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Nothing in this correction, so far, seems out of the ordinary: Vetri Subramaniam, CIO, UTI AMC


“This time around, India’s macro health parameters are in far better shape than where we have been during past Fed tightening cycles. Also, the Fed has been very lax in terms of monetary policy for a long period. It would have negative implications for global growth given that China has its own set of problems. So, it would have implications for India as well in terms of growth,” says Vetri Subramaniam, CIO, .

It got scary a couple of days ago, it is getting better now. Do you think the storm has come and gone?
I have a slightly different opinion there. Nothing that I have seen in the last six months is particularly unusual compared to previous pullbacks that we have seen. We have always said that if you are going to invest in equities, you need to be prepared for pullbacks and when the market gets over extended in terms of valuations, the correction process is part of the normal. So corrections are not a bug in equity markets, they are a feature of equity markets.

So I tend to be a little bit more prosaic about this. I am not surprised by the extent of the selloff. It is a reflection of the fact that there were significant excesses in the market on the valuation front going back to the second half of 2021. Nothing in this correction, so far, seems out of the ordinary. Some of the expensive pockets have corrected. Central banks across the world had to pull back in terms of monetary policy and that is creating the catalyst for a setback in equities.



Will this be an ongoing process which could last for the next couple of months? Could equity as an asset class because of compulsion and adjustment, be available much cheaper?
It is certainly possible. The good news from a valuation front is that they work through a lot of the excesses, particularly in the largecap space. While we are still above the long-term average valuation, we are certainly within the comfort zone. But specifically on central bank policy, the forecast for where the terminal rate is likely to be is still to stabilise. For the US Federal Reserve, the Bloomberg forecast is for the terminal rate to hit about three-quarter, three-half sometime (3.25-3.50%) in the middle of next year.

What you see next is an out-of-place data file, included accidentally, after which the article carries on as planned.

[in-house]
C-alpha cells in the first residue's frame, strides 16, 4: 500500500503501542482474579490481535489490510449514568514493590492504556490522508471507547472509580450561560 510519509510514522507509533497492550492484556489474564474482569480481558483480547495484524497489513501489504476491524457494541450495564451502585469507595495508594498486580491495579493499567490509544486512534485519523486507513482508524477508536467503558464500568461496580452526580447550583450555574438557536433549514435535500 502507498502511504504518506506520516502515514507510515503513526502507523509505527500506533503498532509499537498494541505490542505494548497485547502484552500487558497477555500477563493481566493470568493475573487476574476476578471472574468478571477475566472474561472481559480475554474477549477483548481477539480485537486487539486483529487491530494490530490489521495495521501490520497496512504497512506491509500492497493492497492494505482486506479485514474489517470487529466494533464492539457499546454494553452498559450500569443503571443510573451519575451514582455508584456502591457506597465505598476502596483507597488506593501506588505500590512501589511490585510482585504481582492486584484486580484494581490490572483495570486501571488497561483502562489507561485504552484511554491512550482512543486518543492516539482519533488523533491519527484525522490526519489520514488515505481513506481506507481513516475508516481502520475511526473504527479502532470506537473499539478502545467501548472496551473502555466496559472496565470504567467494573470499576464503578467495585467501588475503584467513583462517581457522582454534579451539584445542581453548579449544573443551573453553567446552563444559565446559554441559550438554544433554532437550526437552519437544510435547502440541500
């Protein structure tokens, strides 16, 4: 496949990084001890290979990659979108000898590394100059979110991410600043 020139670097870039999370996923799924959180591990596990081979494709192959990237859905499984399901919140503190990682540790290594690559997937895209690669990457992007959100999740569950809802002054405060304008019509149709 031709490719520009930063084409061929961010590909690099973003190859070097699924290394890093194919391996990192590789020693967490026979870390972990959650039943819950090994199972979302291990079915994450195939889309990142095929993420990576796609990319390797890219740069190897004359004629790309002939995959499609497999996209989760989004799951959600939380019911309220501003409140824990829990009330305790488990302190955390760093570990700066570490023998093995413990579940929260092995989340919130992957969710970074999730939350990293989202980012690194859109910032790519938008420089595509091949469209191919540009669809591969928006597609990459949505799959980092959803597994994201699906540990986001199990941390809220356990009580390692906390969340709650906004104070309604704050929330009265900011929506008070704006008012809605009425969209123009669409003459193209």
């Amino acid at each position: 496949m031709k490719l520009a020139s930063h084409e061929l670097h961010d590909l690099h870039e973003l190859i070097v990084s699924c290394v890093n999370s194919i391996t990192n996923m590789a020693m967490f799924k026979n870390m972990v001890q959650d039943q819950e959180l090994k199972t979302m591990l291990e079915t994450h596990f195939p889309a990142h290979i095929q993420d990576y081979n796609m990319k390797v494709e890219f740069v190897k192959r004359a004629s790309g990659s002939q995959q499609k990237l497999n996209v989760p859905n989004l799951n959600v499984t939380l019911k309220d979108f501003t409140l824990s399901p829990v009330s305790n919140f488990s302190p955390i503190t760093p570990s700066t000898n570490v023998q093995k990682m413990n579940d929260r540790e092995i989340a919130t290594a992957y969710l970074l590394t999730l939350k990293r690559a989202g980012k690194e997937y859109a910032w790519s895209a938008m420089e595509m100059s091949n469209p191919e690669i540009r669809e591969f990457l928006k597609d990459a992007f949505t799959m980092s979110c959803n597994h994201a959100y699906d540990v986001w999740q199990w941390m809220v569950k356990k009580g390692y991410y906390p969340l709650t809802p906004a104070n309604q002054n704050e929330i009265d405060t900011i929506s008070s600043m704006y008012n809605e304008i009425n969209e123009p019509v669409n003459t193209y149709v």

If I look at the forecast for the repo rate in India, the Bloomberg forecast is a repo rate of above 6% by early 2023. But I would not palpitate too much about that because the more confidence the bond market gets that the central banks are acting to fight inflation, the more likely it is that we will anchor the long term rate which is more relevant from the equities point of view than the repo rate,

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Once the long-term rate is anchored, then equities markets can stop worrying about what is likely to happen on the monetary front and once again start to look forward in terms of what to expect from the growth and earnings trajectory.

It is a bear market in US equities. It is a bull market in Indian equities. Are we looking at a very different kind of setup? Historically what happens in the world impacts the emerging markets. According to financial literature, if the market falls 20%, then it is a bear market. We have not fallen 20%in India. India this time is genuinely different?
I would not go with these labels. These are labels created by humans in terms of what is a bull market and what is the bear market and those are meaningless. As investors, you should be guided more by where you think stocks trade at valuations which are attractive both from individual stock perspective as well as aggregate.

The 20%, 30% are thumb rules which are used as labels to indicate something but they are not the labels that I would use to determine my asset allocation or the way we manage strategies. The other point you made is more interesting. Is there a difference between the situation that the US faces and what India faces? I think the answer to that pretty unequivocally is that there is a difference. This time around, India’s macro health parameters are in far better shape than where we have been during past Fed tightening cycles.

It is also the case that the Fed has been very lax in terms of monetary policy for a long period. They have bloated their balance sheets and the pay back for that might be much longer than what we anticipate. Now this would have negative implications for global growth given that China has its own set of problems. The US is the other dominant world economy and so it would have implications for India as well in terms of growth.

But when we look at the health parameters, the sort of fiscal, the inflation numbers, the sort of trajectory of the economy, in all those cases, India’s position is looking far better and therefore one can expect that in India’s case, there’s more need to get a haircut rather than something structural.



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